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Sounds like blah, blah, blah

Let’s see if we can guess why so many readers find conventional journalistic writing bloated and dull. Here is a typical lead to a recent news story:

In the wake of the worst financial crisis since the Great Depression, congressional negotiators completed work Friday on landmark legislation that dramatically expands the government’s oversight of the financial industry.

The first thing that hits the reader squarely in the eyes is in the wake of. What that says is that something other than what I am talking to you about already happened, and I am going to delay telling you what the new thing is. Also, unless you are following a large boat, in the wake of is no more than a hackneyed metaphor.*

Add to that that at least a few of the readers, perhaps those picking up discarded newspapers in public places because they have been out of work for several months, had already heard that we are in the middle of hard times.

But the new thing is landmark legislation, and not only is it a landmark, but it will — surprise, surprise — dramatically do something or other.**

So what we have is a thirty-word opening paragraph padded with superfluous adjectives and throat-clearing that tells us things we already know before it gets around to telling us what the news is. It could have had you in about half the words: Congressional negotiators completed work Friday on legislation that expands government’s oversight of the financial industry.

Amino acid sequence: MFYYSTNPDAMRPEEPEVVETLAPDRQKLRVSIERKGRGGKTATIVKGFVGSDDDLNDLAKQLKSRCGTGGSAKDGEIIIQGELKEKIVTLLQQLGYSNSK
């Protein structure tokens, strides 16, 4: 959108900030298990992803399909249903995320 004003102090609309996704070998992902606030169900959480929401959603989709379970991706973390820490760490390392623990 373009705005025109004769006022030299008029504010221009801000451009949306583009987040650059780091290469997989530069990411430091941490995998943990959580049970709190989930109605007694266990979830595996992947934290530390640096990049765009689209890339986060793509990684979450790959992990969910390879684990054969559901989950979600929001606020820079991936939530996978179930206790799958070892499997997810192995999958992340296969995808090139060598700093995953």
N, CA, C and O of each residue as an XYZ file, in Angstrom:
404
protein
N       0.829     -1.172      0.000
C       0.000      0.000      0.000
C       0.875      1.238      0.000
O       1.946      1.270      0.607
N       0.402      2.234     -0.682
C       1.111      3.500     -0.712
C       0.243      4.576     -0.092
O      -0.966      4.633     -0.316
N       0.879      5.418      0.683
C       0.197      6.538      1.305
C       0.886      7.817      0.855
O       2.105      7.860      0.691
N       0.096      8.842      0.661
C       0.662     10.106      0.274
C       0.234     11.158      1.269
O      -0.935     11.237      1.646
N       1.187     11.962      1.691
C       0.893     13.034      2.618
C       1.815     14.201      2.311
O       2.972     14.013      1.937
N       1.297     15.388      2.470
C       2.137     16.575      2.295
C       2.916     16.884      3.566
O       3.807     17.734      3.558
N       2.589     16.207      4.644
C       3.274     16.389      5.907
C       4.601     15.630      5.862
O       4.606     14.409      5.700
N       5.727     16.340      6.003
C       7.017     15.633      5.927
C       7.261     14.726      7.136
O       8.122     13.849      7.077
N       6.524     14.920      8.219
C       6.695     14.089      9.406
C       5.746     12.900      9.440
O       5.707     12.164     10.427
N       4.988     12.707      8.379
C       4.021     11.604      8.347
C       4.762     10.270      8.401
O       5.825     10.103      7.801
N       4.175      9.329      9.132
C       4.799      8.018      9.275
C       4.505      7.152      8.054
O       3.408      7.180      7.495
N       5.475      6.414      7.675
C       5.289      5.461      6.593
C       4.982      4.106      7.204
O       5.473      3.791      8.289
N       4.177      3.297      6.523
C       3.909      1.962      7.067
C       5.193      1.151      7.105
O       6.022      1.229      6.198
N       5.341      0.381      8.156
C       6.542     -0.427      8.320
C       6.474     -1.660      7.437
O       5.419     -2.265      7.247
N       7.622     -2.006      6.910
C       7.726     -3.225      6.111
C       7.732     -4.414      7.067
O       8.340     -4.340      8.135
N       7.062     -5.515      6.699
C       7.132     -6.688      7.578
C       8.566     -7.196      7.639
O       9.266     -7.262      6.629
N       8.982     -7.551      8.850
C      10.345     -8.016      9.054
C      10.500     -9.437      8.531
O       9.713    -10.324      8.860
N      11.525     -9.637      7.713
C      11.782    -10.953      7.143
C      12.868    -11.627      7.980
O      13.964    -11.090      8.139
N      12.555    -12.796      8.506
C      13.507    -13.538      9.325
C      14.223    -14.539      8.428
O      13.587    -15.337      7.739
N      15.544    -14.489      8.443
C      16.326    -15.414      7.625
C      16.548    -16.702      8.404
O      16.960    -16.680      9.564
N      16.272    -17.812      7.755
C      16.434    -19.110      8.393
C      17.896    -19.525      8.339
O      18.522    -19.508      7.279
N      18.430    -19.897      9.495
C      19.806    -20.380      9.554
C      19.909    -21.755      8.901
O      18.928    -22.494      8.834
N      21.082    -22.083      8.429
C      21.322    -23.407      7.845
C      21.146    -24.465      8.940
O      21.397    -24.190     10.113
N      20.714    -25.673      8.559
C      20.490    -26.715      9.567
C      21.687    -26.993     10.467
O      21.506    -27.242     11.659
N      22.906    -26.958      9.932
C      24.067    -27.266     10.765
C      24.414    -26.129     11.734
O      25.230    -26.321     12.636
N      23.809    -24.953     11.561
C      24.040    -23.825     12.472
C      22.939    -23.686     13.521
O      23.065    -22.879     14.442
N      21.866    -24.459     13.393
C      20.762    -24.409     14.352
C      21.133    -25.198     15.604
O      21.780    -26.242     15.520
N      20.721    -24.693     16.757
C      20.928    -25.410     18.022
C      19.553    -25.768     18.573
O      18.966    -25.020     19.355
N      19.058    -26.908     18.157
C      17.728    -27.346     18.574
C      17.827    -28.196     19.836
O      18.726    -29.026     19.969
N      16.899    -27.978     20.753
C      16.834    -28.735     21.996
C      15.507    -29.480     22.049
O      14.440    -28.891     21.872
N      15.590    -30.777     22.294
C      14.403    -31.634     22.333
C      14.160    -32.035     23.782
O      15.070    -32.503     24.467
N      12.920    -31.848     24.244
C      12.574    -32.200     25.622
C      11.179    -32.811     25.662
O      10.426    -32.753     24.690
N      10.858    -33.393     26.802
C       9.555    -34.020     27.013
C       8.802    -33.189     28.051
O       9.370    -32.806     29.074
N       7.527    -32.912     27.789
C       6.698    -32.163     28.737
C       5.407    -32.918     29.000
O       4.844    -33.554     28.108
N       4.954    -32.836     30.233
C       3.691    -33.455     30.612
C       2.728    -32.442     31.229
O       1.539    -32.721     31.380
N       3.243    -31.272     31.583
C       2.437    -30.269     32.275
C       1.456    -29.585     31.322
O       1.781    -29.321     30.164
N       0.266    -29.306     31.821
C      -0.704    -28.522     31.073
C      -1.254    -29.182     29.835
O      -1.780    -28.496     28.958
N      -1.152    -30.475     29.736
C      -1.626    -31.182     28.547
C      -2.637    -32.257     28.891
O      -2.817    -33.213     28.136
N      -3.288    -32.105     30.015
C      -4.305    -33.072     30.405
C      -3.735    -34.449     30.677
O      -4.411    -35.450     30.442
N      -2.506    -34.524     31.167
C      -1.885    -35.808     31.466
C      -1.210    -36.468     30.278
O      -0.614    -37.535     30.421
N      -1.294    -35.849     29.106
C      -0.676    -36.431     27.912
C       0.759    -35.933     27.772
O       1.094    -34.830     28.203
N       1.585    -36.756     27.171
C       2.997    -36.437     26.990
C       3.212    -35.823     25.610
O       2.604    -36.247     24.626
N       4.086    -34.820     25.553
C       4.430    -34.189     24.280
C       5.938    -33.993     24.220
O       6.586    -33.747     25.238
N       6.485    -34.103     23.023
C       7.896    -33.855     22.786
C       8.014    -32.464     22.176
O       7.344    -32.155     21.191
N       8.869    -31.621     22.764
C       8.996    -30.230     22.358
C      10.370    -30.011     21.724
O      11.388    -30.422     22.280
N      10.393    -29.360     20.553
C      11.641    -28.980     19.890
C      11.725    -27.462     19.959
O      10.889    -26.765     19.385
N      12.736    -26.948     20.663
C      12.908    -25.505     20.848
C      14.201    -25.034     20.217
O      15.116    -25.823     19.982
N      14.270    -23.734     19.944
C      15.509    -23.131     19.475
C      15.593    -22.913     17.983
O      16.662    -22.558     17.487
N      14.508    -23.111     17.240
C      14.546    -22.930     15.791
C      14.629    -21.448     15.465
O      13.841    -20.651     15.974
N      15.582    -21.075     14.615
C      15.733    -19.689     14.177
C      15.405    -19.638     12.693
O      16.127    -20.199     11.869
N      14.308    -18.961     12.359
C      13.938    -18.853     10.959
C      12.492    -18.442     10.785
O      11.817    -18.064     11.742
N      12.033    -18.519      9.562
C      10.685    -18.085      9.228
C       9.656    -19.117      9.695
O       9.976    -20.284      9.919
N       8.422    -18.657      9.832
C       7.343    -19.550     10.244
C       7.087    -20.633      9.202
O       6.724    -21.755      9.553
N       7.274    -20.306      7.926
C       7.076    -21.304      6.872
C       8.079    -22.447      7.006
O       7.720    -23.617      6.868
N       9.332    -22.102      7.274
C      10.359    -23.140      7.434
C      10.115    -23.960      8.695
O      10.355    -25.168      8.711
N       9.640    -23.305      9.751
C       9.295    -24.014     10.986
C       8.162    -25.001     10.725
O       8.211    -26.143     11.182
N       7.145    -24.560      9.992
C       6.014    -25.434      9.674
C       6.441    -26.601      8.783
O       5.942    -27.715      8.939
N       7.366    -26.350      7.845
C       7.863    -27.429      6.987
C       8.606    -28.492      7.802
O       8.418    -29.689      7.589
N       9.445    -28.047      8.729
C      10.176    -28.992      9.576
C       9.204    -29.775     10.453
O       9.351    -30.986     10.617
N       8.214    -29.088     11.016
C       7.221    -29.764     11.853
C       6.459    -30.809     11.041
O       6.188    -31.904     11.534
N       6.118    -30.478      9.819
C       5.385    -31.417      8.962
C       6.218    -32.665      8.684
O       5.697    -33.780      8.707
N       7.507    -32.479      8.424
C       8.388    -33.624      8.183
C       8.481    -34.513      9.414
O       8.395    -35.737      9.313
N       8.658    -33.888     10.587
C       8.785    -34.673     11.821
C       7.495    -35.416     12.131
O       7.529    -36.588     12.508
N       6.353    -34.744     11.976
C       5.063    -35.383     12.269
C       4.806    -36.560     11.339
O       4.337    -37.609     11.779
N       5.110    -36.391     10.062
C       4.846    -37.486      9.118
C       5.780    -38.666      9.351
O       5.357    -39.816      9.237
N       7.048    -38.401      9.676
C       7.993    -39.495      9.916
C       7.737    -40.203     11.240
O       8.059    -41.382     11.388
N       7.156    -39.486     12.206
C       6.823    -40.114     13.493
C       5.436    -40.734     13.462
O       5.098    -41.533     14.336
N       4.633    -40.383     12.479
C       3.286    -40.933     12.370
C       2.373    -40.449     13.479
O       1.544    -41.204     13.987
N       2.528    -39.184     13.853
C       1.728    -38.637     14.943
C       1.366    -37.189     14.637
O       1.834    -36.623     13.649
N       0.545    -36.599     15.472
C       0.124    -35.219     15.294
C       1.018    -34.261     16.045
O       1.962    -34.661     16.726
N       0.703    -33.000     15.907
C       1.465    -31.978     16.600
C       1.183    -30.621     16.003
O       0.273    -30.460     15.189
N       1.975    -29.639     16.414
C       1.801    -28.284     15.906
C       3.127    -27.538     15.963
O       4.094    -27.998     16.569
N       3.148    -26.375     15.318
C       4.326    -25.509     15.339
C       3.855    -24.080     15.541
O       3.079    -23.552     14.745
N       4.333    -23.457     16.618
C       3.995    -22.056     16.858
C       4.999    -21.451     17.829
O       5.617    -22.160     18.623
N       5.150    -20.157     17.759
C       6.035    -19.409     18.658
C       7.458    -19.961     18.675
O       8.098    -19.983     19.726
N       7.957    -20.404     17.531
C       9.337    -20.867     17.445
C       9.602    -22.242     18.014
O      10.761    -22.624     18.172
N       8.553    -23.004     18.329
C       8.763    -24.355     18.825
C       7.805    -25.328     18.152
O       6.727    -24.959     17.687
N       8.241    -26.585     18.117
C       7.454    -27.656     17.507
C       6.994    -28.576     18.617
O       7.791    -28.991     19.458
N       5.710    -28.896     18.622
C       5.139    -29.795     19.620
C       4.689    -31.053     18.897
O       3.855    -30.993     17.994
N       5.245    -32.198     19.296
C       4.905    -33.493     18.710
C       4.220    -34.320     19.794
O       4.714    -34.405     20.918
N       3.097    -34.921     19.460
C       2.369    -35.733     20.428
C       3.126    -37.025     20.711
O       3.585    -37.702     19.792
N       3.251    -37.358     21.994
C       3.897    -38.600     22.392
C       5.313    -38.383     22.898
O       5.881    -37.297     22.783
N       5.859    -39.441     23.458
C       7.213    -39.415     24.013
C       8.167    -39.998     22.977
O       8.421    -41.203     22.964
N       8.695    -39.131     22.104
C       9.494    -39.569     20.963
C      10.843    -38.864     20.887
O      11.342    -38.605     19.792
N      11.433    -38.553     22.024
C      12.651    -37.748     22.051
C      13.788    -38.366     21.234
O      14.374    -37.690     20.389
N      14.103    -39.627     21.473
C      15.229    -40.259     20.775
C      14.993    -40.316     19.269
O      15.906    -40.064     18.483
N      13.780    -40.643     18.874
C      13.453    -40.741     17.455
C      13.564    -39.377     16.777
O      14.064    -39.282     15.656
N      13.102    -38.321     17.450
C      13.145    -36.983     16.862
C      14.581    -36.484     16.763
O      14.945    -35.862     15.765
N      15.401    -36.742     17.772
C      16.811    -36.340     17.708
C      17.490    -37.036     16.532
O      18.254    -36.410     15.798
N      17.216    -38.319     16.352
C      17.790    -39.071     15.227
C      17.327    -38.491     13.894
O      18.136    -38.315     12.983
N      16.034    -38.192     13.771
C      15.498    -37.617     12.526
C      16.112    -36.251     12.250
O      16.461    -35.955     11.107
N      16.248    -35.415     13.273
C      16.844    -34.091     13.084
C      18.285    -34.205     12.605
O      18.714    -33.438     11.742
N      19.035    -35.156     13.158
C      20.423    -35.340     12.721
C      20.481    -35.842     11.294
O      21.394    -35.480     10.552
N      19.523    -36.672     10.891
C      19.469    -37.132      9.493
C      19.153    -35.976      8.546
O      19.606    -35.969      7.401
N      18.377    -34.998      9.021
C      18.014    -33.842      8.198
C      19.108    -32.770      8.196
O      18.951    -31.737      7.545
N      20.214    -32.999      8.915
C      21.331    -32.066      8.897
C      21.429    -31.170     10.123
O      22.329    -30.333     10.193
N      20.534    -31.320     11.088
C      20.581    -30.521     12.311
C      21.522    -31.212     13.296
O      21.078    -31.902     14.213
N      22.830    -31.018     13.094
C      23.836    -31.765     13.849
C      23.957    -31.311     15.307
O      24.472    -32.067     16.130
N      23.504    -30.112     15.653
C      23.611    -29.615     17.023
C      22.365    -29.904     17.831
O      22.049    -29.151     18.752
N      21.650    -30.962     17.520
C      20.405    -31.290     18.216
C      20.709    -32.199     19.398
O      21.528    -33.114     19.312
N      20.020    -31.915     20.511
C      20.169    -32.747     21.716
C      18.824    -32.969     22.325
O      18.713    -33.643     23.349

The original is not inaccurate or ungrammatical or unclear. It is just dull and, well, kind of dumb, and reader-repellant. And it is what about ninety percent of journalism, both print and electronic, amounts to these days. It needs, and doesn’t often get, editing.


*Note to staff: Cross in the wake of off your list of stock expressions.

**Note to staff: Add landmark and dramatically to that list.



Posted by John McIntyre at 12:49 AM | | Comments (5)


Note to colleagues: Add reader-repellant to list of most excellent editorial judgments. :-)

How about a slightly more nuanced rule: You can use a stock expression once (or twice) for every time you've used it in its literal meaning.

So you can use "landmark legislation" as above, but only after you've reported on, say, a law giving the statue of liberty back to France as consolation for their devastating performance in the football world cup.

Point (and score!) to Janne!

How about adding to the avoidance list: Ledes that begin with "When..."

Conventional journalist writing is "who, what, where, when and how"; stated succinctly and clearly. What you cite as "conventional journalist writing" is a more recent trend from writers and editors who apparently believe that they are contestants in a creative writing contest and not reporters.

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About John McIntyre
John McIntyre, mild-mannered editor for a great metropolitan newspaper, has fussed over writers’ work, to sporadic expressions of gratitude, for thirty years. He is The Sun’s night content production manager and former head of its copy desk. He also teaches editing at Loyola University Maryland. A former president of the American Copy Editors Society, a native of Kentucky, a graduate of Michigan State and Syracuse, and a moderate prescriptivist, he writes about language, journalism, and arbitrarily chosen topics. If you are inspired by a spirit of contradiction, comment on the posts or write to him at
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